By the start of the 1950s, the Depression had long since ended. World War II was over. And after years of uncertainty, it seemed like happy days finally lay ahead. Americans were getting back on their feet financially, new construction was booming, increased industrial production was creating new jobs, and the age of electronics promised great things technologically. But in June 1950, America found itself at war again. This time, it was the Korean War (1950-53). The military struggle in Korea to contain the spread of communism once again brought economic and defense production controls and regulations and more material shortages.
According to EC&M archives, metal shortages hit the electrical industry hard. As defense production sped up, a lack of copper took its toll on the electrical market. “Lack of copper is already slowing down expansion of new defense plants and facilities, and conversion of existing plants for defense or defense-supporting production,” reports EC&M in 1950. Somewhat less severe were steel shortages, yet they still slowed production of important products like conduit, low-voltage distribution equipment, and lighting fixtures. Zinc, used for galvanizing conduit, also became extremely difficult to find, affecting conduit production.
As concern for this lack of natural resources peaked, so did the nation's preoccupation with communism and the “bomb” — as demonstrated in the infamous McCarthy hearings in 1950. According to IBEW's “They Dared to Dream,” despite an expanding economy, “fear of communism and possible aggression by the Soviet Union and China hung like a dark cloud over the country. Senator Joseph McCarthy's hearings on un-American activities and the building of backyard bomb shelters kept most Americans worrying their way through much of the 1950s.”
Reflecting the Cold War competition between the United States and the USSR for supremacy, President Dwight D. Eisenhower (elected in 1952 and 1956) ushered in the age of modern space exploration with the formation of the National Aeronautics and Space Administration (NASA) in 1958. Such advances directly affected the electrical engineering community, uniting the electrical profession with science and national security. In fact, at the end of the decade, one-third of the country's scientists and engineers in universities worked on government research — mainly defense projects.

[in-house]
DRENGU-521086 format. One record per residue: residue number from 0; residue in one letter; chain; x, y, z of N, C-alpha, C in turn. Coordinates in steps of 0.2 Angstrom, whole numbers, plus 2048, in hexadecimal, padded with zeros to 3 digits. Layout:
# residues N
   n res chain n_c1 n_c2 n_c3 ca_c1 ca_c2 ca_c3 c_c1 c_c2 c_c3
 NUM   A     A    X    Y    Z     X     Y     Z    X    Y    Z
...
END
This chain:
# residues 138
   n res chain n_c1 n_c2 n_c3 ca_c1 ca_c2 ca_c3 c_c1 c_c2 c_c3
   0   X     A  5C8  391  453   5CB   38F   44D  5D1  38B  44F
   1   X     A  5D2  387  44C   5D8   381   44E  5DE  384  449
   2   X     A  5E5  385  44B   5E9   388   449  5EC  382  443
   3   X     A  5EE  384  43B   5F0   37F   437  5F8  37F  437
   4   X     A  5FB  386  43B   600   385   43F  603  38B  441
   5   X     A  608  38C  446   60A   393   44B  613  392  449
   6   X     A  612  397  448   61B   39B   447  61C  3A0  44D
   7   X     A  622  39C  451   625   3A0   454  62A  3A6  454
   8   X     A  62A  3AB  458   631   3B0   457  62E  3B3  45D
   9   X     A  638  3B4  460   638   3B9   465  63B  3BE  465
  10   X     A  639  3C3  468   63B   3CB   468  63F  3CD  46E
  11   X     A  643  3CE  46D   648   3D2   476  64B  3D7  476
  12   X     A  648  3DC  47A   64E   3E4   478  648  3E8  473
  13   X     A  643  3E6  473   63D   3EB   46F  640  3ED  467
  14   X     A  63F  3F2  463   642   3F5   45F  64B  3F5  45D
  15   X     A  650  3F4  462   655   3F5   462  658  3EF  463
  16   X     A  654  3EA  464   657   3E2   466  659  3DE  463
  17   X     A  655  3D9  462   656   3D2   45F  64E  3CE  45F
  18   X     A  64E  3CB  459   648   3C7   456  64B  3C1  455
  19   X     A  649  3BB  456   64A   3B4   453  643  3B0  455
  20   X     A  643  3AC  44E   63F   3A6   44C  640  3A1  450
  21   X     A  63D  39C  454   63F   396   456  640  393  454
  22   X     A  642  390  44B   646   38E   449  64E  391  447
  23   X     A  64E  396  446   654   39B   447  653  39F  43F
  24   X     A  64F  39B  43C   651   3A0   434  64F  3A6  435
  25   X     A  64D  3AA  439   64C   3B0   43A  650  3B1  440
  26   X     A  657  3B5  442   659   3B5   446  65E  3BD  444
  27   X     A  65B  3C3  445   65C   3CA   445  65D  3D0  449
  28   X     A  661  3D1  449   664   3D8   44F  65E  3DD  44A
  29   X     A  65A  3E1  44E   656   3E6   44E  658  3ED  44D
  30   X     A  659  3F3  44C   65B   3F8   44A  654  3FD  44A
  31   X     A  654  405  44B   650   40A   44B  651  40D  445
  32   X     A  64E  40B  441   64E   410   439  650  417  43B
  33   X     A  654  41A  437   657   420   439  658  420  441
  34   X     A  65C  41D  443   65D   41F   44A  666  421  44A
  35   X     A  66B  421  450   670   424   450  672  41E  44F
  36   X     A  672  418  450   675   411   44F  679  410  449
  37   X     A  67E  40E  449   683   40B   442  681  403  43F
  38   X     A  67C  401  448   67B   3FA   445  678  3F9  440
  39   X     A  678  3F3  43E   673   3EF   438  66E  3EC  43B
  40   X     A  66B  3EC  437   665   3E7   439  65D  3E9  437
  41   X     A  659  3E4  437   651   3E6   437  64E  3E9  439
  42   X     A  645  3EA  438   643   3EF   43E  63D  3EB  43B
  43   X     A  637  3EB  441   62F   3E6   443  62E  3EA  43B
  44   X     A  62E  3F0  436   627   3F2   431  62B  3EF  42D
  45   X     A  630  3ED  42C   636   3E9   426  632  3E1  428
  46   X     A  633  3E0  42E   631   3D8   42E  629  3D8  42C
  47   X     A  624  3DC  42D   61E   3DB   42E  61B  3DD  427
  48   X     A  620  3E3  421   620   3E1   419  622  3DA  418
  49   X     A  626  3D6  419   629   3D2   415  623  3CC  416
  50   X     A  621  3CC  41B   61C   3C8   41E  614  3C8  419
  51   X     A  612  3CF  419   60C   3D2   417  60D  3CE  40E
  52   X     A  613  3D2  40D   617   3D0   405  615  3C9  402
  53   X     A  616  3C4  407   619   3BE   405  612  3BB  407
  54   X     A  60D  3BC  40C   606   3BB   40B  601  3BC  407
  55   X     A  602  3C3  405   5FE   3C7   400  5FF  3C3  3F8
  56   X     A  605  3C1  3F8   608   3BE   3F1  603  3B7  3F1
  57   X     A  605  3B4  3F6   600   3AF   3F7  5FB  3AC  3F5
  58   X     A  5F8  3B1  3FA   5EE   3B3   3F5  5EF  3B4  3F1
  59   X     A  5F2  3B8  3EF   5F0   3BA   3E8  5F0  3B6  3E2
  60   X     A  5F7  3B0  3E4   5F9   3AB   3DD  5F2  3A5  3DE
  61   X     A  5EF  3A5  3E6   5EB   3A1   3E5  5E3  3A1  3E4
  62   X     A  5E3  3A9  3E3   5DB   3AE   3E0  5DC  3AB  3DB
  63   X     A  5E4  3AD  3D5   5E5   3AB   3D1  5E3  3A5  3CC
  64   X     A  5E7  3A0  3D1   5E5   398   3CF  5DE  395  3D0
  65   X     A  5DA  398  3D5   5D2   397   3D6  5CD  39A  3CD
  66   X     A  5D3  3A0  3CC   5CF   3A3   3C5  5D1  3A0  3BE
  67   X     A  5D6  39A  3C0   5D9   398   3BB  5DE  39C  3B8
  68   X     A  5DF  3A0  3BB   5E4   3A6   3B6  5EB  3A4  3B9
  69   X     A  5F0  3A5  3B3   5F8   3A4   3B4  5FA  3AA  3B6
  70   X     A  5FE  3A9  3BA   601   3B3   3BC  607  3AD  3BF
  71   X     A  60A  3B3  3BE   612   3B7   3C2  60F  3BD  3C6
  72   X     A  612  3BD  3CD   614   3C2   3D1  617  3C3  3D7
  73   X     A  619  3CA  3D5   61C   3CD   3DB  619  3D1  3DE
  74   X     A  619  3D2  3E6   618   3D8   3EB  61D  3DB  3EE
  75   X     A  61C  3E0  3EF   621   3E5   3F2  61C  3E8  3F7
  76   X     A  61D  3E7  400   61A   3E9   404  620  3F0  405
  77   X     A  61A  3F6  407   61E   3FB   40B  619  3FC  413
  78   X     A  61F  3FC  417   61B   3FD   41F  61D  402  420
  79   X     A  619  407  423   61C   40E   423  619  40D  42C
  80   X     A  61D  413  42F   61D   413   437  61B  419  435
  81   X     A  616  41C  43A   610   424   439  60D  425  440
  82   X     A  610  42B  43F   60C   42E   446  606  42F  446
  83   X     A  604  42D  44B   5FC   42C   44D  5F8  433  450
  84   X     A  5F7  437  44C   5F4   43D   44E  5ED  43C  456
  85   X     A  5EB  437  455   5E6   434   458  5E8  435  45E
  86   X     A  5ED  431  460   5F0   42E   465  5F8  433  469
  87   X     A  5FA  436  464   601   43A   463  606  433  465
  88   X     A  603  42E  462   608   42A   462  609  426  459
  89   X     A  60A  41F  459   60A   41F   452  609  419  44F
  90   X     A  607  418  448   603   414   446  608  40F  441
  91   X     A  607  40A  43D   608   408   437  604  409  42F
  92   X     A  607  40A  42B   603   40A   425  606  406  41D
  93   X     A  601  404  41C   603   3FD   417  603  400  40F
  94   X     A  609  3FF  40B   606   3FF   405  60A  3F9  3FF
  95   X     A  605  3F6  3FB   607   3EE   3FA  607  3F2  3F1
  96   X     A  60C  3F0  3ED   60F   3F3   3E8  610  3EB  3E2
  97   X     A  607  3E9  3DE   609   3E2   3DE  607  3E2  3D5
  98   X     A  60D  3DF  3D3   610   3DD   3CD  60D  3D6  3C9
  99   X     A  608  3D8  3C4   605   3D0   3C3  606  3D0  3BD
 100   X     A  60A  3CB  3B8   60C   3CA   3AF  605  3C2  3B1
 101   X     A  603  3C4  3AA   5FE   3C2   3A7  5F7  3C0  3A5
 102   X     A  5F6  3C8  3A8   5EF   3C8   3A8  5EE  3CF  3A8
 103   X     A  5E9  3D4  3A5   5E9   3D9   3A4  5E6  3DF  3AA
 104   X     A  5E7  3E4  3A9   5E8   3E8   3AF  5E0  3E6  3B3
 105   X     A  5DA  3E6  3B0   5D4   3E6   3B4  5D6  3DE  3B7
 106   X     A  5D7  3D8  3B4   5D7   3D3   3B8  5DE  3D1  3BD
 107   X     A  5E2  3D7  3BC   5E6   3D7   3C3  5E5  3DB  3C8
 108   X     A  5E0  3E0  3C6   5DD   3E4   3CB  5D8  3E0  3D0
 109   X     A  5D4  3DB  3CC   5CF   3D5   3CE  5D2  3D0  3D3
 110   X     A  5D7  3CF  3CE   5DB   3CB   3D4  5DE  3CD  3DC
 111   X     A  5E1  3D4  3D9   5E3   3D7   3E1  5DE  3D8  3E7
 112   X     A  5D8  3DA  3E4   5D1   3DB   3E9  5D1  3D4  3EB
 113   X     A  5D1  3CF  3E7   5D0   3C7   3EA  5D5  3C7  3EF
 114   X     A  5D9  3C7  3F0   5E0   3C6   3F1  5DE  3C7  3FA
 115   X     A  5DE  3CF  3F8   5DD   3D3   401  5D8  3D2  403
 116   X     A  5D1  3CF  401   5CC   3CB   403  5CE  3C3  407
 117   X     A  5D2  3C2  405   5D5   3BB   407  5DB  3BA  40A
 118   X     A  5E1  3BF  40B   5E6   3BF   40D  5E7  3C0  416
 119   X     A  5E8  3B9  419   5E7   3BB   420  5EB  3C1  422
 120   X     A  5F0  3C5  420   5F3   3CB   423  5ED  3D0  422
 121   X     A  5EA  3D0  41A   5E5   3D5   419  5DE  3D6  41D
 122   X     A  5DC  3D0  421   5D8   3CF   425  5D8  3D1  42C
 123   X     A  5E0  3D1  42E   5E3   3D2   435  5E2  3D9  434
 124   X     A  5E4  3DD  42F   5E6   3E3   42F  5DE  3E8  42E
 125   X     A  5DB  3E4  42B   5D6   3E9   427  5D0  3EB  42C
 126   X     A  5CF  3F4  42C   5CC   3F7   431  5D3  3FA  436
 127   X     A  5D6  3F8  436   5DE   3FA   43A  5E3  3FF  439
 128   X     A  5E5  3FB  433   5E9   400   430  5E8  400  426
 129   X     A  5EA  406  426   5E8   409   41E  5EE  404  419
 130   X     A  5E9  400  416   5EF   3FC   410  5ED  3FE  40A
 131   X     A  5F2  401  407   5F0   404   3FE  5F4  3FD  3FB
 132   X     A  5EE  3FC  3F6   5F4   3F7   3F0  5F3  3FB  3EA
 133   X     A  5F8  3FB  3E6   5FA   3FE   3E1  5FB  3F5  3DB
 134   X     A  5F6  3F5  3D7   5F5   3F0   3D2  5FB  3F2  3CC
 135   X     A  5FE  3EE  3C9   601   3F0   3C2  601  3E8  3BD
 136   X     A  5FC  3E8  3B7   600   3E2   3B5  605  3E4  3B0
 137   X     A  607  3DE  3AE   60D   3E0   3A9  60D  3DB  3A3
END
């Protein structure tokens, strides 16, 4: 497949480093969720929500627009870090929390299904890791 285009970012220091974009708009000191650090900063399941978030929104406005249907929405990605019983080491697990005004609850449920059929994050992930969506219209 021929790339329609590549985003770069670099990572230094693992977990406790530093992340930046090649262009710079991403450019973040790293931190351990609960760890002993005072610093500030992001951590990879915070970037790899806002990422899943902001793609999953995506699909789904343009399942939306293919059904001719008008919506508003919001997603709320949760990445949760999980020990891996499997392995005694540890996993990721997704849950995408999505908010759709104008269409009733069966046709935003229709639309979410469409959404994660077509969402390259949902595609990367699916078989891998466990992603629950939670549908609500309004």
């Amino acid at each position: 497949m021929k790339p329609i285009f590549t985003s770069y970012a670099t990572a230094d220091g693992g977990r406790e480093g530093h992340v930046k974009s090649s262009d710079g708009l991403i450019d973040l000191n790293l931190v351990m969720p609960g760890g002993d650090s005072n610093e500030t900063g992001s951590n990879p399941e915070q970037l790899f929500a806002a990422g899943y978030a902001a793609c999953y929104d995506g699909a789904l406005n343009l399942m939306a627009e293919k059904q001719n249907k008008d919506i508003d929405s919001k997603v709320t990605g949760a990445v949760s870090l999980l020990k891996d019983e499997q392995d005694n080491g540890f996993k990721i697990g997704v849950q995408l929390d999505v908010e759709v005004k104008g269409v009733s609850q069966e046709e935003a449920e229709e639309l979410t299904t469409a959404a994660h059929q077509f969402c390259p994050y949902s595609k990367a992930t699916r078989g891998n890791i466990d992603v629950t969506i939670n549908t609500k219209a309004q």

But as the 1960s neared, signs of change were inevitable. The roots of the civil rights movement were in place, the Beat Generation writers expressed anti-establishment ideals, and traditional values began to erode as the hippie generation was born.
In 1950, about one quarter of the $2.2 billion electrical construction market went to electrical modernization, EC&M reports. Editors note that more buildings are becoming electrically obsolete each year, making these facilities unable to incorporate necessary electrical equipment. Optimum lighting intensities have tripled. Power requirements are up substantially. The growth of electric heat, air conditioning, water heating, and cooling are accelerating at a rate far beyond the expectations of the prewar era. “During the last two years, capital investment in industry has shown a decided shift from new plant expansion to existing plant modernization, which will include extensive electrical work. The field of electrical modernization today presents the most important area for creative market development confronting the electrical industry.”
Though air-conditioning sales began to soar in the early ’50s, an enormous segment of the market remained untouched. This created a business boom for electrical contractors. According to Editor W. T. Stuart in a 1951 article, window and console “room coolers” have opened up tremendous opportunities in the residential air conditioning market. Once considered a luxury to the average homeowner, room coolers have made residential air conditioning affordable. The effect of this trend on wiring has been quite impressive, notes Stuart. Although a few of the smaller window-mounted units can be carried on existing wiring circuits and connected to plug receptacles, the majority require new branch circuits and often considerable alteration of feeders and panelboards. The capacity and efficiency of the apparatus is directly dependent upon adequate wiring design. “Electrical industry people, whether they feel they are directly concerned with air conditioning application or not, have a real and important stake in its future development,” writes Stuart. “We ought to lend every encouragement to its growth.”
Industrial Distribution Systems Take Off
In 1951, D. L. Beeman, manager of the Industrial Power Division at General Electric Co., Schenectady, N.Y., describes the recent acceleration of the load center distribution market. The growing utilization of load center distribution systems, plug-in busways, greater short-circuit protection, higher secondary voltages, and power systems with grounded neutrals offer modernization and new construction projects for electrical workers. What's driving this growth? Compared with old-style live bus-fuse-and-switchboards, modern load centers are less expensive, safer, more flexible, expandable, and less affected by voltage drop. According to Beeman, the trend toward using higher voltages will continue. “More and more plants are adopting 480V instead of 240V secondary systems because 480V systems have from 25% to 50% lower losses and greater flexibility,” he says. “In fact, many plants are now actually modernizing by changing from 240V to 480V operation.”